HomeNorth Brunswick SentinelNB NewsSouth Brunswick American Legion members honored for 50 years of service

South Brunswick American Legion members honored for 50 years of service


SOUTH BRUNSWICK – After serving for years in the United States military, two longtime South Brunswick residents decided to serve with the American Legion.

Fred Henry “Hank” S. DeGroff and Joseph A. Duca were honored during a special ceremony on Memorial Day, May 29, with awards for their 50 years of continuous membership with the Lt. John Farnkopf American Legion Post 401 in the Monmouth Junction section of South Brunswick.

“This means everything. It’s a good thing for veterans as we do a lot of good things for the community,” said DeGroff, 86, who served in the U.S. Navy from 1949-53.

Over the years, DeGroff has served as a post commander, treasurer and chaplain; he had been the finance officer for more than 40 years; he helped with grounds maintenance; and he even acted as bartender. He was also very involved in American Legion baseball.

“There are a lot of good years in there,” he said.

Duca served in the U.S. Army from 1964-67. He said a few weeks after returning home, he joined the Legion as a member and service officer.

He said he and DeGroff helped build the post, which was moved to the current property on Major Road after it was donated by Farnkopf’s mother.

“It’s nice to be recognized. I didn’t realize it was that long that I belonged to the post,” Duca said of also receiving an award from the South Brunswick School District for his military service, community policing, environmental activities and educational guidance.

The former police sergeant said the post is all about camaraderie, and helping others through bingo nights, sponsoring Boys State and Girls State and holding paper recycling drives.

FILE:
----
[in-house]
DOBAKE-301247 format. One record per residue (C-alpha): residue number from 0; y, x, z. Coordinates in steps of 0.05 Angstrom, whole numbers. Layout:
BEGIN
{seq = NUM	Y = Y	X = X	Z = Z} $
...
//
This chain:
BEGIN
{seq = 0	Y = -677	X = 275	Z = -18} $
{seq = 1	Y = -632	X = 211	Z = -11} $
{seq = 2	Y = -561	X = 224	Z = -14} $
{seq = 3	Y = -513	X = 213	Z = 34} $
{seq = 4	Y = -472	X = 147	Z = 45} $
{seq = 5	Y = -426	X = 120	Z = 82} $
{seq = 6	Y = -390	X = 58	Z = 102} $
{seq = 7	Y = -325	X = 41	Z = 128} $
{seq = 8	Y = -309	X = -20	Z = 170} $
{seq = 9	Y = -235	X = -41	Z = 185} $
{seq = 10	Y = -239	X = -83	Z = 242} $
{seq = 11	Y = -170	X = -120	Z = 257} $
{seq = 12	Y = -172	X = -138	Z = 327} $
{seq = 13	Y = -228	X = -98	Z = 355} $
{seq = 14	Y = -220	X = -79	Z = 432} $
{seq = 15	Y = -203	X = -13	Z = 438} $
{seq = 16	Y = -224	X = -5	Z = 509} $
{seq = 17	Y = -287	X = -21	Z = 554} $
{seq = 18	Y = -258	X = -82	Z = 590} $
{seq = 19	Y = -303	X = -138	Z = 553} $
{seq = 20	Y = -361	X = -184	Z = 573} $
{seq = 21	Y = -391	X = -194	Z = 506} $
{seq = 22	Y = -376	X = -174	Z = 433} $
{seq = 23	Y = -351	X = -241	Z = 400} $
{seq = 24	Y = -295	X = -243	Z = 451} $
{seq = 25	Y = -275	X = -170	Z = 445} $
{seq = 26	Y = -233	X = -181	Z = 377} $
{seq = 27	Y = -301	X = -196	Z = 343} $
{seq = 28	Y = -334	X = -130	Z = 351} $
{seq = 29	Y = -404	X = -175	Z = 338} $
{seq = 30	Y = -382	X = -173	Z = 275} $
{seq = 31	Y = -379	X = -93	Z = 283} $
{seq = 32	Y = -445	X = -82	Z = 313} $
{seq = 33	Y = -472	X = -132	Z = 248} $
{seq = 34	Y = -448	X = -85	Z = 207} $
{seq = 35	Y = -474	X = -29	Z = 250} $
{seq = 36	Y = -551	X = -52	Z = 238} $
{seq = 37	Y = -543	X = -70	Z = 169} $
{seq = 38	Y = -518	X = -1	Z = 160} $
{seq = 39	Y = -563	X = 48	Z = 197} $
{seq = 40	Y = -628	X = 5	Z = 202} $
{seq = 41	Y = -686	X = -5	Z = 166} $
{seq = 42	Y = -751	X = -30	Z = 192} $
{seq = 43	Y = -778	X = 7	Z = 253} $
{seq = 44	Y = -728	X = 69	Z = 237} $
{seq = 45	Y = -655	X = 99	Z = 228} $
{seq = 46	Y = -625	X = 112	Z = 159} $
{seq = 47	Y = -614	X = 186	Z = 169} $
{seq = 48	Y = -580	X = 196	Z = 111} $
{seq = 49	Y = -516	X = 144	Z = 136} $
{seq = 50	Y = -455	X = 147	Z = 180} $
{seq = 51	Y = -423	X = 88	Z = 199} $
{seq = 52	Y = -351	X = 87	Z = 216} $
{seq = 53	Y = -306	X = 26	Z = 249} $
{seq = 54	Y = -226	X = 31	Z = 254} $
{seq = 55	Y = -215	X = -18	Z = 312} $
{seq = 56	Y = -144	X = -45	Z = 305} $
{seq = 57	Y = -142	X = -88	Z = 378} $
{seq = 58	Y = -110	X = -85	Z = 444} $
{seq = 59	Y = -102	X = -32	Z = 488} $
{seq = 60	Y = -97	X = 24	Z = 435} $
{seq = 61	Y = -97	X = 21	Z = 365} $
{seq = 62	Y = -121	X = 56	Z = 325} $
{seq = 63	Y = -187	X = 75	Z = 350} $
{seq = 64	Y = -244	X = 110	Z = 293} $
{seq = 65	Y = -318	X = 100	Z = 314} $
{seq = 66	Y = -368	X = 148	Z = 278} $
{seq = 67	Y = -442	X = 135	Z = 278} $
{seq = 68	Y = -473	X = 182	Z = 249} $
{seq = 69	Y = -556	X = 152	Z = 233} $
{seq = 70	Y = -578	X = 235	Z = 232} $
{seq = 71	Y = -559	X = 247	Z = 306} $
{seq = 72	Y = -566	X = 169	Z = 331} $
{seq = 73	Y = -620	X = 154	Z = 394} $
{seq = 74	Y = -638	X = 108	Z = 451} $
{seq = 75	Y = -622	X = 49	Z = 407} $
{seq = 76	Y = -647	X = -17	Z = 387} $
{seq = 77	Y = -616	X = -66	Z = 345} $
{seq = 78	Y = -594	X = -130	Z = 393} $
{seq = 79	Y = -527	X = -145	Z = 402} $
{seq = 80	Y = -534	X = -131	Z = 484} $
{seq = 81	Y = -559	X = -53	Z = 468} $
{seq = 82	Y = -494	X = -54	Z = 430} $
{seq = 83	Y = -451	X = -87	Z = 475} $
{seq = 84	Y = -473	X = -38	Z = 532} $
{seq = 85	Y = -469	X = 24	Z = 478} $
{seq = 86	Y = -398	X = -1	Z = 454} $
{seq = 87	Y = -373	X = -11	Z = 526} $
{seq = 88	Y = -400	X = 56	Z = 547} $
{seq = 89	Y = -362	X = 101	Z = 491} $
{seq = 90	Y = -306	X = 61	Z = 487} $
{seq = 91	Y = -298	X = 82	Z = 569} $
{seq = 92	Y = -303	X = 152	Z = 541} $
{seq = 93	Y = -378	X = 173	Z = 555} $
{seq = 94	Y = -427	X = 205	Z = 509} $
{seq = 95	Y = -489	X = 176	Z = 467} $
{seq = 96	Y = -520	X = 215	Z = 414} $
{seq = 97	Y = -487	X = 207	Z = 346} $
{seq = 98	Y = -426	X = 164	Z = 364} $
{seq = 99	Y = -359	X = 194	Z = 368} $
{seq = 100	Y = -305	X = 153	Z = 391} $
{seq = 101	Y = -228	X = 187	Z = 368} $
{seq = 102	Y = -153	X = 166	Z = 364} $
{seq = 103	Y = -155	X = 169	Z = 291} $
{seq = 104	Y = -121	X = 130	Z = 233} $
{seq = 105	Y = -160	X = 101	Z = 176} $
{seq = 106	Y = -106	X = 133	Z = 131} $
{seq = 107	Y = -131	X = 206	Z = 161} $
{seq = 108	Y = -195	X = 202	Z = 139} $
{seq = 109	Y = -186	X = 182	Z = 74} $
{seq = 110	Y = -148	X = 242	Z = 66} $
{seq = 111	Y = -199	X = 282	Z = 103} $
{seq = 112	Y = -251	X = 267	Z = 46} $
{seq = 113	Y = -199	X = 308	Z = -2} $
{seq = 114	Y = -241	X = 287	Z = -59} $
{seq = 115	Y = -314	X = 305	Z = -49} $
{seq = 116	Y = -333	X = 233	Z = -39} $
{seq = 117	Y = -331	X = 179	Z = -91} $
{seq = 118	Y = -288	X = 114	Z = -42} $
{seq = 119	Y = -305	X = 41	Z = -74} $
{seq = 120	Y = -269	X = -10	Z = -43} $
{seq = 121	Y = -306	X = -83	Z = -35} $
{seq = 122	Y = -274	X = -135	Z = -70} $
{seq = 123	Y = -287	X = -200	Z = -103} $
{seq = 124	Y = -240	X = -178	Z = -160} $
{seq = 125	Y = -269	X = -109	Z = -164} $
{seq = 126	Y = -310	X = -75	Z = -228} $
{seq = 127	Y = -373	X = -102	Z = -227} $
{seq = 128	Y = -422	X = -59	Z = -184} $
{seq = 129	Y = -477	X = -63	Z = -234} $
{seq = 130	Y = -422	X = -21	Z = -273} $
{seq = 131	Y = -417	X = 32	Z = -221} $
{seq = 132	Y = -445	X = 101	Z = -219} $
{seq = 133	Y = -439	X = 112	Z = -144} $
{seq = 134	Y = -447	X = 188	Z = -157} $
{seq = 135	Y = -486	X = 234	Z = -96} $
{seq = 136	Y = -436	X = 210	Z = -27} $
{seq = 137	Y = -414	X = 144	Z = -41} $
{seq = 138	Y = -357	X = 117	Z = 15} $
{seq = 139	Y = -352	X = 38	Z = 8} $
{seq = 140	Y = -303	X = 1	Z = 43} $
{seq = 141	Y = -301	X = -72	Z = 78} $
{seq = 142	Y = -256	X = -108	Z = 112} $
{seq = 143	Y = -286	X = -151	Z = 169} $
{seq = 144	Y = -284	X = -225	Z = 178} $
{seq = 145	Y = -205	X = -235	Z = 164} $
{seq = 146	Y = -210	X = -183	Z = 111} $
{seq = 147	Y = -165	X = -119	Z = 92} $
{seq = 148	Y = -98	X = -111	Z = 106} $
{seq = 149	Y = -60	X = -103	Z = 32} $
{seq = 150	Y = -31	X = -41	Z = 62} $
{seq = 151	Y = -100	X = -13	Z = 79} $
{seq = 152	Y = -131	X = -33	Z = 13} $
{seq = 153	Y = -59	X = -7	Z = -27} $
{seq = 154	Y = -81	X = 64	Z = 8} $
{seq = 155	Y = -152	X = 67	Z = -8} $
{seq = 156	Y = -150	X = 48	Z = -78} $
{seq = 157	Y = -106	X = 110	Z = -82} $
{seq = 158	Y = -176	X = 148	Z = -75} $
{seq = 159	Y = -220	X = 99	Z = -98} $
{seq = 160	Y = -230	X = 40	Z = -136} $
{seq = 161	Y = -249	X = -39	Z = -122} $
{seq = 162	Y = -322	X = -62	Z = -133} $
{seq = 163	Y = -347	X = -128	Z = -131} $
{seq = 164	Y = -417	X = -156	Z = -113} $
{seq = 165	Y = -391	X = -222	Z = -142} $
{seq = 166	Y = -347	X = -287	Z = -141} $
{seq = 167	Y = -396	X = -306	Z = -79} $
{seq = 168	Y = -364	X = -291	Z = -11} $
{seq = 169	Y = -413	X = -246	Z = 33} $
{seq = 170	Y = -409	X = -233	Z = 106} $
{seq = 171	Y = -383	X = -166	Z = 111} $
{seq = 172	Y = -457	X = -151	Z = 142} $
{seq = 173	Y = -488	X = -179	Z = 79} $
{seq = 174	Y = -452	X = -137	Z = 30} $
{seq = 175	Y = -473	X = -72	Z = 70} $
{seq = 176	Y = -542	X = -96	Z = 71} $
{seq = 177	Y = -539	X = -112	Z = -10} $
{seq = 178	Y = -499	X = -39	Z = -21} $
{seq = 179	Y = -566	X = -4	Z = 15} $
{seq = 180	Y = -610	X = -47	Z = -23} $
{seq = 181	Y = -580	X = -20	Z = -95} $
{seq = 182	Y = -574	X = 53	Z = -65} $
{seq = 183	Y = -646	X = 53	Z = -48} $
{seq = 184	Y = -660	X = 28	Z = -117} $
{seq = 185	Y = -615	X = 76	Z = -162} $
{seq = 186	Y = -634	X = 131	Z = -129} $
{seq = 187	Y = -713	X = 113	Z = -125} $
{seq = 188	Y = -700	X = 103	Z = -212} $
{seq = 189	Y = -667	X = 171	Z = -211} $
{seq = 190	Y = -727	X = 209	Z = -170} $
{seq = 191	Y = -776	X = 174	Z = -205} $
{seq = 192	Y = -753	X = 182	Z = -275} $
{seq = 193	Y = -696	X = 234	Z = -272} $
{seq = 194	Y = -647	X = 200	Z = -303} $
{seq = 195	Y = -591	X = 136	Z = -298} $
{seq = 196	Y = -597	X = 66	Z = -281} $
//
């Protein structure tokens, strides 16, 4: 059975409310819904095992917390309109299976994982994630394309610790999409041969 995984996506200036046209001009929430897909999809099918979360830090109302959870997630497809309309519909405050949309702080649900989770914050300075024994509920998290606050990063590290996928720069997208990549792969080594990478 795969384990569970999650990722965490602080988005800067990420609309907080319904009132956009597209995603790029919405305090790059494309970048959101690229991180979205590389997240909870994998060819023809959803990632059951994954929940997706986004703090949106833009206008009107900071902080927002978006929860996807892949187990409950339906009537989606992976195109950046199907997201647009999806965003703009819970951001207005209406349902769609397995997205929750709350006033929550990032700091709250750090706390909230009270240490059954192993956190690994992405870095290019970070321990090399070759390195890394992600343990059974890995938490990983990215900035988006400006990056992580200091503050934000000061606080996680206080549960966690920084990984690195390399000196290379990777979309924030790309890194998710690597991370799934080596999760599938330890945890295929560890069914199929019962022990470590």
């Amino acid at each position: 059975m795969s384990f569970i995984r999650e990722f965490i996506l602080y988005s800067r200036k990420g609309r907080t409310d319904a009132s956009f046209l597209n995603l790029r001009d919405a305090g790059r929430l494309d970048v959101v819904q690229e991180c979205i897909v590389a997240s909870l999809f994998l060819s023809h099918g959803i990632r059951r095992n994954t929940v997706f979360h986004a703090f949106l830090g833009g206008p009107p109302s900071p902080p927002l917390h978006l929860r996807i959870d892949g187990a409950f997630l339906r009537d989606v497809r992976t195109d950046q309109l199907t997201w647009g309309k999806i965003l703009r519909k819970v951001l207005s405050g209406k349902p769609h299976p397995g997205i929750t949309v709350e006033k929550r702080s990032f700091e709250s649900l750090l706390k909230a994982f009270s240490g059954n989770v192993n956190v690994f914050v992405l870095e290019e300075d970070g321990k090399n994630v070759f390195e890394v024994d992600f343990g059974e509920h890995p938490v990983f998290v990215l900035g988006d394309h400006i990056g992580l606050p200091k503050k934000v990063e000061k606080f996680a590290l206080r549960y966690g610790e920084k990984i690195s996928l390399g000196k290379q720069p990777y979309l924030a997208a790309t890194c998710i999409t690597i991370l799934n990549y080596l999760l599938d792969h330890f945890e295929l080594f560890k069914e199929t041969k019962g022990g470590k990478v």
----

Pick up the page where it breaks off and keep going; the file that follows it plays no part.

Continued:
“We work for the community,” he said.

During the ceremony, post Commander Gary Cooper made special mention of the late Mayor Frank Gambatese, a 10-year member of the post who passed away earlier this year.

“The feeling of being up here without Frank is kind of unusual,” he said. “I went to his funeral and thought how Memorial Day was going to be different for me this year.”

In honor of Gambatese and his wife, the late Ellen Gambatese, Cooper made note of their two passions: veterans and the library.

“As veterans, the library preserves our legacy … and is a repository of our knowledge, keeping in tact our nation’s best and worst moments,” he said.

He showed the dozens of residents in attendance items he found in a trunk as a teenager, such as a souvenir from Germany, military patches and a small book in which his father chronicled his experiences during the Holocaust.

He rhetorically asked if future generations will remember events such as the Holocaust, the death march and Normandy.

He said it is important to not let budget cuts affect libraries.

“This is not about anything other than those people who made the ultimate sacrifice,” Mayor Chris Killmurray said. “We can’t do it without you.”

Emil Philibosian, a lifetime member of the post, spoke of leaving Romania when the Russians came in around 1948 and sailing into New York Harbor. Now a United States citizen, he gave credit to the promises of the American dream. Returning home safely from the Vietnam War, he asked all to remember the 1 million people who have died for their country.

“Remember their sacrifice and keep them in your hearts,” he said.

During the ceremony, the Rev. John Maltby and Rabbi Mendy Carlebach offered prayers, Virginia Kraft sang the National Anthem and “God Bless America” and Boy Scouts from Troop 10 helped with refreshments.

The ceremony was dedicated in memoriam to George Barringer, David Breen, Frank Gambatese, Charles Lombardi, Henry Maher, Theodore McClure, Irving Verosloff and Commander Richard Charzewski.

Contact Jennifer Amato at jamato@newspapermediagroup.com.


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